Immediately prior to fertilization spermatozoa are devoid of Mitochondrial DNA (mtDNA), potentially explaining an aspect about selection that may serve the legacy for maternal immune tolerance. Post fertilization, on day 11-13, outermost trophoblasts of the blastocyst dock with the decidual lining as it embeds in the uterine wall. Then, maternal vascular remodeling and placental formation begin toward successful implantation.
Higher quality trophoblasts are associated with lower mtDNA content. Moreover, euploid blastocysts with higher mtDNA content had a lower chance to implant and mtDNA replication is strictly downregulated between fertilization and the implantation. What is it about absent or reduced mtDNA that may also relate to the mechanics of immune tolerance and vascular remodeling, which are also features of solid tumors.
The initial absence or downregulation of MtDNA, may relate an immune tolerance by uterine Natural Killer (NK) cells. As mtDNA upregulates, after day 12, it may initiate NK auto-reactivity required for maternal microvascular remodeling. This auto-immune paradox is a prerequisite for vascular remodeling, which is also seen in localized hypertension, and the likely basis of successful blastocyst implantation. Acutely, micro-hypertension induced mechanical stretch, on endothelial cells, interconnects innate and adaptive immune responses.
The dominant cell in the decidua is an NK subset (dNK), they express low levels of IFN-γ and express proteins of Renin Angiotensin System (RAS). At day 12 RAS peptide ANP colocalizes to dNK’s suggesting that dNK RAS infers localized responsiveness. When TFAM, required for transcription of mtDNA, was deleted from cardiomyocytes, after 32 days, animals developed cardiomyopathy and Nppa (gene encoding ANP) and Nppb expression was elevated.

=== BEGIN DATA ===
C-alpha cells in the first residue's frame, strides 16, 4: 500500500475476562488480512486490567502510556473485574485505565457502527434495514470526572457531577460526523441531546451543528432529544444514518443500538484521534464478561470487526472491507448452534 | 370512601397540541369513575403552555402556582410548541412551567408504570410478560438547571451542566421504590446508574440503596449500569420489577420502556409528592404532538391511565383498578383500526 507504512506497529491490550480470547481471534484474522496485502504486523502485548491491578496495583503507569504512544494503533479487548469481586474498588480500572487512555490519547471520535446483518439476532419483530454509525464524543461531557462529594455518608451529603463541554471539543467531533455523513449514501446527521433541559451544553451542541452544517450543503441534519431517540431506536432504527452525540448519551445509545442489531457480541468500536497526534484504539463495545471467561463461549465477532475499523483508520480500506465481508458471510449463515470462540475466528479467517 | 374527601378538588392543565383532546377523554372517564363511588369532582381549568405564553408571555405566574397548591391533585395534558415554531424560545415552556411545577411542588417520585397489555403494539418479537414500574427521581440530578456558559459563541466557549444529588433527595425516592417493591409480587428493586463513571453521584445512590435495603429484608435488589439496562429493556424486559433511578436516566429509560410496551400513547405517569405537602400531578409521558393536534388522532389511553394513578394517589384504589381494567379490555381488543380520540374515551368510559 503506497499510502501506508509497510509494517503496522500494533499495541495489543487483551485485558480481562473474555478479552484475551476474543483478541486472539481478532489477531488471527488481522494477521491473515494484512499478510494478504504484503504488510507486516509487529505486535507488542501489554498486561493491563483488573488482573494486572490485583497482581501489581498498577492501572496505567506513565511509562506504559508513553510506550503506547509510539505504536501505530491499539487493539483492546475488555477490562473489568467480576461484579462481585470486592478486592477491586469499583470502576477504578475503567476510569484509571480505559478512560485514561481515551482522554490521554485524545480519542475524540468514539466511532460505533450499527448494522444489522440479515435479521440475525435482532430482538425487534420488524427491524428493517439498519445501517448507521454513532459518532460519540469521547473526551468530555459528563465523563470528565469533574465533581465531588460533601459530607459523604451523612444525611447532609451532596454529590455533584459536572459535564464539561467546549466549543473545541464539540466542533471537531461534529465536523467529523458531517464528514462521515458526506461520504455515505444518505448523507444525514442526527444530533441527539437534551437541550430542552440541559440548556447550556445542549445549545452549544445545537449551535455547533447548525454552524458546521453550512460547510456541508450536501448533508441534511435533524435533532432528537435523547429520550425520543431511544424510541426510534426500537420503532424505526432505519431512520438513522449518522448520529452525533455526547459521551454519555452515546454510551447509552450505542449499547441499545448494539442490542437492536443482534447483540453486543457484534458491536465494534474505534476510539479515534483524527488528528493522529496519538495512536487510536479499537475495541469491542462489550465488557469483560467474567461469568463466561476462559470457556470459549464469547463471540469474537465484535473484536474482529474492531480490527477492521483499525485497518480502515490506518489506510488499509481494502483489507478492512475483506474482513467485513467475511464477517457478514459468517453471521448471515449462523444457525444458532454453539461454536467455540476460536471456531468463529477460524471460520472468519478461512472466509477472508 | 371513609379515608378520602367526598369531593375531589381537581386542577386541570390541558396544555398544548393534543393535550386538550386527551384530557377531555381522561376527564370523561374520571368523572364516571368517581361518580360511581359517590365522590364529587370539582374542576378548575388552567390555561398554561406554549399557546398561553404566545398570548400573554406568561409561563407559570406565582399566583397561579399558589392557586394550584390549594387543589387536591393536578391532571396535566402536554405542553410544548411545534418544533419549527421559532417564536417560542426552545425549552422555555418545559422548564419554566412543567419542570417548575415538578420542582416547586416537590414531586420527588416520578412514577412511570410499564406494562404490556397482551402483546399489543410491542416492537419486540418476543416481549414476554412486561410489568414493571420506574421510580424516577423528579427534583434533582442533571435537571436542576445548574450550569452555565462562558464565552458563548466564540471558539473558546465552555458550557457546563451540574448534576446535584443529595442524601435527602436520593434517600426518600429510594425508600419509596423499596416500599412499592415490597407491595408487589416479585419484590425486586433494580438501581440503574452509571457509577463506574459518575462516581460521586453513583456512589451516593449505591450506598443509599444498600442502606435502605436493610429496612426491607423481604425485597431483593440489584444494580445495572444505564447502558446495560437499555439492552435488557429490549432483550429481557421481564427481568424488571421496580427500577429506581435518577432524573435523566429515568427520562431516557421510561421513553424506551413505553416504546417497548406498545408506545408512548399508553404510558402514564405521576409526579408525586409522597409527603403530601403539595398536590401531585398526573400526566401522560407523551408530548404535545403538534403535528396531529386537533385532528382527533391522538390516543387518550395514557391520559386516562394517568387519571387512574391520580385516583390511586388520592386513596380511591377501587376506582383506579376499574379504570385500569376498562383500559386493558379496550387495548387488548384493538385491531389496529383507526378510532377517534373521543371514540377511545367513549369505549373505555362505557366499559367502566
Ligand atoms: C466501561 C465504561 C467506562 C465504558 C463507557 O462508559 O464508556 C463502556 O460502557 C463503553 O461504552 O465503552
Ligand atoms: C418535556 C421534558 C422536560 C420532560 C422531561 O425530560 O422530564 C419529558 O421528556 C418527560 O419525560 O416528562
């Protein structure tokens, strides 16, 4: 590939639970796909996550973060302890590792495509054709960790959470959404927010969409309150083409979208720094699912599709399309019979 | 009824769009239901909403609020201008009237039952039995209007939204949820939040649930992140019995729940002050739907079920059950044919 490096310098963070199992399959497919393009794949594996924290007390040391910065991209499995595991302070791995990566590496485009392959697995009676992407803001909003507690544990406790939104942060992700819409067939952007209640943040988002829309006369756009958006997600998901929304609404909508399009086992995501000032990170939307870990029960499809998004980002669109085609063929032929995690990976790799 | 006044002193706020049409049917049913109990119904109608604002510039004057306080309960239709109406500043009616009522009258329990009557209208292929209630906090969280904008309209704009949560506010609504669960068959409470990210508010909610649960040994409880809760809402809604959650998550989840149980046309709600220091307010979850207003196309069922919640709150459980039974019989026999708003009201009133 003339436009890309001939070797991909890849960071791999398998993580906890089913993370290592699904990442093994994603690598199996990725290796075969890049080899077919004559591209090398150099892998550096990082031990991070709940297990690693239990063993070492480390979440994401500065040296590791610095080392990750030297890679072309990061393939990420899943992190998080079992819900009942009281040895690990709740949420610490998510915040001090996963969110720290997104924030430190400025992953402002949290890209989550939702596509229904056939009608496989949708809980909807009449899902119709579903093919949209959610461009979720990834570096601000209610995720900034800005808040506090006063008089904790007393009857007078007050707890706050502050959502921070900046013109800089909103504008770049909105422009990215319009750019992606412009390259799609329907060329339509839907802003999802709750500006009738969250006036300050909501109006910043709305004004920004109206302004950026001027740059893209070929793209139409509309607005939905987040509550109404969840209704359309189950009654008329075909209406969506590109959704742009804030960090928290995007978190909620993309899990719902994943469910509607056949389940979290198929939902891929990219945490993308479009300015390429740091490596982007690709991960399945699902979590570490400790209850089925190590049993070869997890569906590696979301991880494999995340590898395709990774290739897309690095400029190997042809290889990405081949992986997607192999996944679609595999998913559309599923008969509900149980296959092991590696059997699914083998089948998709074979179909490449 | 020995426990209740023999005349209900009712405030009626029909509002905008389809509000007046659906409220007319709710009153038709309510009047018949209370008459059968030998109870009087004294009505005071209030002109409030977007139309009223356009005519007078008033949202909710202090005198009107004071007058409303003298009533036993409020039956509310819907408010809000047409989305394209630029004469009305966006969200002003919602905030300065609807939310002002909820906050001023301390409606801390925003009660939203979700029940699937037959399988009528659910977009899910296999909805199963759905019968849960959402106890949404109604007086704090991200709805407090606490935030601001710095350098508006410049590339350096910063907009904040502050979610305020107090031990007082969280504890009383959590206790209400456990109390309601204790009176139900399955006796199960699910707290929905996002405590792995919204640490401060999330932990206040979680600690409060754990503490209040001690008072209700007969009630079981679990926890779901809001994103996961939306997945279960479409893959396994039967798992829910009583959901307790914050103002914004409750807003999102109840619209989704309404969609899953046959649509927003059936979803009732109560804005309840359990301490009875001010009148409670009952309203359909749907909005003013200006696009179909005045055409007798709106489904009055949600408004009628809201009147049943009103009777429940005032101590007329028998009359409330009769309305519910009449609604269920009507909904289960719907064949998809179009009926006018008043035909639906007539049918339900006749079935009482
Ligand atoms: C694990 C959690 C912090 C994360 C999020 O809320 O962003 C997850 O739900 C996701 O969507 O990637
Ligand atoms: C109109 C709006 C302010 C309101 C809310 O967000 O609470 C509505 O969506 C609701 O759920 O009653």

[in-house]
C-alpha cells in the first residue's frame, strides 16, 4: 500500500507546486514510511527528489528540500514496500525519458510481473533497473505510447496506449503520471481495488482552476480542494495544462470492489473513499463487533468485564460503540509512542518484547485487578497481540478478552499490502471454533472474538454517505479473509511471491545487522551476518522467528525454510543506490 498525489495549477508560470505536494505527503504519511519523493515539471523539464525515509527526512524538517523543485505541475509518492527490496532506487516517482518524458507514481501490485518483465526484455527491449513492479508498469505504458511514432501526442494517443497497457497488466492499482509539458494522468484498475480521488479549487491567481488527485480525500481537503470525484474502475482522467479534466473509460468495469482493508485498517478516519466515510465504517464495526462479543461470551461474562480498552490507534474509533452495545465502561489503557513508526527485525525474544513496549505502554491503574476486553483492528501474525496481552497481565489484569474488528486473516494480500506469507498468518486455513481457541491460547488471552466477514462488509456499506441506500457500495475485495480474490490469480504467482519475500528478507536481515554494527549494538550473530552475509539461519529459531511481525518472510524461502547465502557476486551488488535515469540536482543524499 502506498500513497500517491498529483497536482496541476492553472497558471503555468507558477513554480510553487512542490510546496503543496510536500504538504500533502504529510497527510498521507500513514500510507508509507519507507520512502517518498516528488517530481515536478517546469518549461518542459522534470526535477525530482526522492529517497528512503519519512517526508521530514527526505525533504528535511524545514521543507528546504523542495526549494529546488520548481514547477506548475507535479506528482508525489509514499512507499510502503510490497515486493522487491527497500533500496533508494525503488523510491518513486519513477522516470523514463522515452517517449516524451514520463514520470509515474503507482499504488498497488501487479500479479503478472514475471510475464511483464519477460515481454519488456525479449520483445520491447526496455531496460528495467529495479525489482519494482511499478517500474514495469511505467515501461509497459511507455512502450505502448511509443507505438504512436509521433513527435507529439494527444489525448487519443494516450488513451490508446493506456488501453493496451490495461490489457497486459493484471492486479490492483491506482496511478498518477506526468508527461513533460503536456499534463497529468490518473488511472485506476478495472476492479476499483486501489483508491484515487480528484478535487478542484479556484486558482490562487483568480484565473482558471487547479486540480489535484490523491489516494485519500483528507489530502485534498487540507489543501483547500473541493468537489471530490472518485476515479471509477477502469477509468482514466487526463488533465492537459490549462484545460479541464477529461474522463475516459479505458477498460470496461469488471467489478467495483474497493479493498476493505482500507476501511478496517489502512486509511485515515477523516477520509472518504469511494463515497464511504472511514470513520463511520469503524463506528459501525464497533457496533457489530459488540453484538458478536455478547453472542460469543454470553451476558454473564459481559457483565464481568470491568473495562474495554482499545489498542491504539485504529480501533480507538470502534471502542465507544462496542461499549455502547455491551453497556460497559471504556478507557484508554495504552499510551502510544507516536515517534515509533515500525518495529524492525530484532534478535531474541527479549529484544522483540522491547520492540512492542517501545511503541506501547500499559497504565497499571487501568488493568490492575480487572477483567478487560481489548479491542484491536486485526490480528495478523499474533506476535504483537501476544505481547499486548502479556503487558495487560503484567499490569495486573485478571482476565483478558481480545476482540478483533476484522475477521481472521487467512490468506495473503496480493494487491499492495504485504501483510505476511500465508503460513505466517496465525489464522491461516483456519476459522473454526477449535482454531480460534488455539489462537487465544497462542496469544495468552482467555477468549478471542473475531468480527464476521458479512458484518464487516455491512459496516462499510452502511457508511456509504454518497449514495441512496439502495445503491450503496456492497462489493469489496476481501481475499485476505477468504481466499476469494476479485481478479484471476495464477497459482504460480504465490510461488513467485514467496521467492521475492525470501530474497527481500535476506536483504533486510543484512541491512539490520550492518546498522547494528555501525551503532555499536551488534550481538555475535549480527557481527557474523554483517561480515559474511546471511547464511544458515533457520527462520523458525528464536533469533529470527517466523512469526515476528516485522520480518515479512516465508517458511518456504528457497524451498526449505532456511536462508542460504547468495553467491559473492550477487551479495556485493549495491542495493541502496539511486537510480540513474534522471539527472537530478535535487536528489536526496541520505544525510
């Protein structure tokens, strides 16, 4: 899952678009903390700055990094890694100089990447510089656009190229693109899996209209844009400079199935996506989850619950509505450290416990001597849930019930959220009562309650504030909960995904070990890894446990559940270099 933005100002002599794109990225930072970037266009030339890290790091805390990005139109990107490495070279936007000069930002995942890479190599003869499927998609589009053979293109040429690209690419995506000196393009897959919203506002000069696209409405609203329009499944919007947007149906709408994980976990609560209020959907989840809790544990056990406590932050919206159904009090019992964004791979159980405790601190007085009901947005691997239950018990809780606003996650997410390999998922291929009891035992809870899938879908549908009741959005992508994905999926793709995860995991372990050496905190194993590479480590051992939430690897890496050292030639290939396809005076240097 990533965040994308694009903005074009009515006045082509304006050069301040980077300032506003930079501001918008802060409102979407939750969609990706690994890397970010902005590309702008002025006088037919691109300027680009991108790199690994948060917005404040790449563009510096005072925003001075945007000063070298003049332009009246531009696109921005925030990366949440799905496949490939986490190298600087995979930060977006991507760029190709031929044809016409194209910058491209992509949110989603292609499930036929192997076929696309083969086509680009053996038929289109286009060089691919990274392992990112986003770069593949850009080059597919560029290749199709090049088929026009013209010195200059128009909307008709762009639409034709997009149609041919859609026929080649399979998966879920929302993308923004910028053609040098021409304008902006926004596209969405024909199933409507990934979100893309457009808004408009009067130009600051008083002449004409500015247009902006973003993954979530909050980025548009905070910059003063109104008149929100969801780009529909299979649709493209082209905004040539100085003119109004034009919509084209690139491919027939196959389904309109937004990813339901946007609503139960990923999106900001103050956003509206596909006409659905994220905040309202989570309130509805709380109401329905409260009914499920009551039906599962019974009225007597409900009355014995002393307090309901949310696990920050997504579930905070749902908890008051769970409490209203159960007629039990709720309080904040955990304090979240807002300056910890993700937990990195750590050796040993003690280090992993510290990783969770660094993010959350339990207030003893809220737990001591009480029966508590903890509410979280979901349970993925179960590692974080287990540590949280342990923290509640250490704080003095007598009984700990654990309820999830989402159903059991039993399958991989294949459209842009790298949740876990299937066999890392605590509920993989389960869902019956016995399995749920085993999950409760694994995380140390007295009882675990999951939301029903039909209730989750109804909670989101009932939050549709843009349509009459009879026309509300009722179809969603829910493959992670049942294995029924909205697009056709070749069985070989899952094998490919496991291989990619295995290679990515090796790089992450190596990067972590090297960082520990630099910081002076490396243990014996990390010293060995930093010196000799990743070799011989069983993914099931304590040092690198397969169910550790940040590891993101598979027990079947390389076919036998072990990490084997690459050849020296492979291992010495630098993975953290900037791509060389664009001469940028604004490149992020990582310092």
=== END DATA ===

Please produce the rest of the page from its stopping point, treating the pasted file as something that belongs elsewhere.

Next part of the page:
In monocytes increased endothelial stretch activates STAT3, which is involved in driving almost all pathways that control NK cytolytic activity and reciprocal regulatory interactions between NK cells and other components of the immune system. The crosstalk between STAT3 and p53/RAS signaling controls cancer cell metastasis. p53, Stat3, and, potentially, the estrogen receptor are thought to act as co-regulators, affecting mitochondrial gene expression through protein-protein interactions. Co-immunoprecipitation of p53 with TFAM suggests it may regulate mitochondrial DNA-damage repair.
Like initial trophoblasts with low level mtDNA, mature cells, like cardiomyocytes that prolong low level mtDNA may also aggravate autoimmune sponsored hypertension that remodels microvascular networks providing nutrients for growth of reduced mtDNA stem cell replicas. Indeed, mitochondrial dysfunction (from depleted mtDNA) does not affect pluripotent gene expression, but results in severe defects in lineage differentiation.
During severe sepsis, intense, on-going mtDNA damage and mitochondrial dysfunction could overwhelm the capacity for mitochondrial biogenesis, leading to a gradual decline in mtDNA levels over time. This may contribute to monocyte immune deactivation, which is associated with adverse clinical outcomes and could be reversed by IFN-γ.
Identifying cells that optimally educate cocultured NK cells for precision IFN-γ and cytolytic responsiveness is part of the ongoing work by the Codondex team.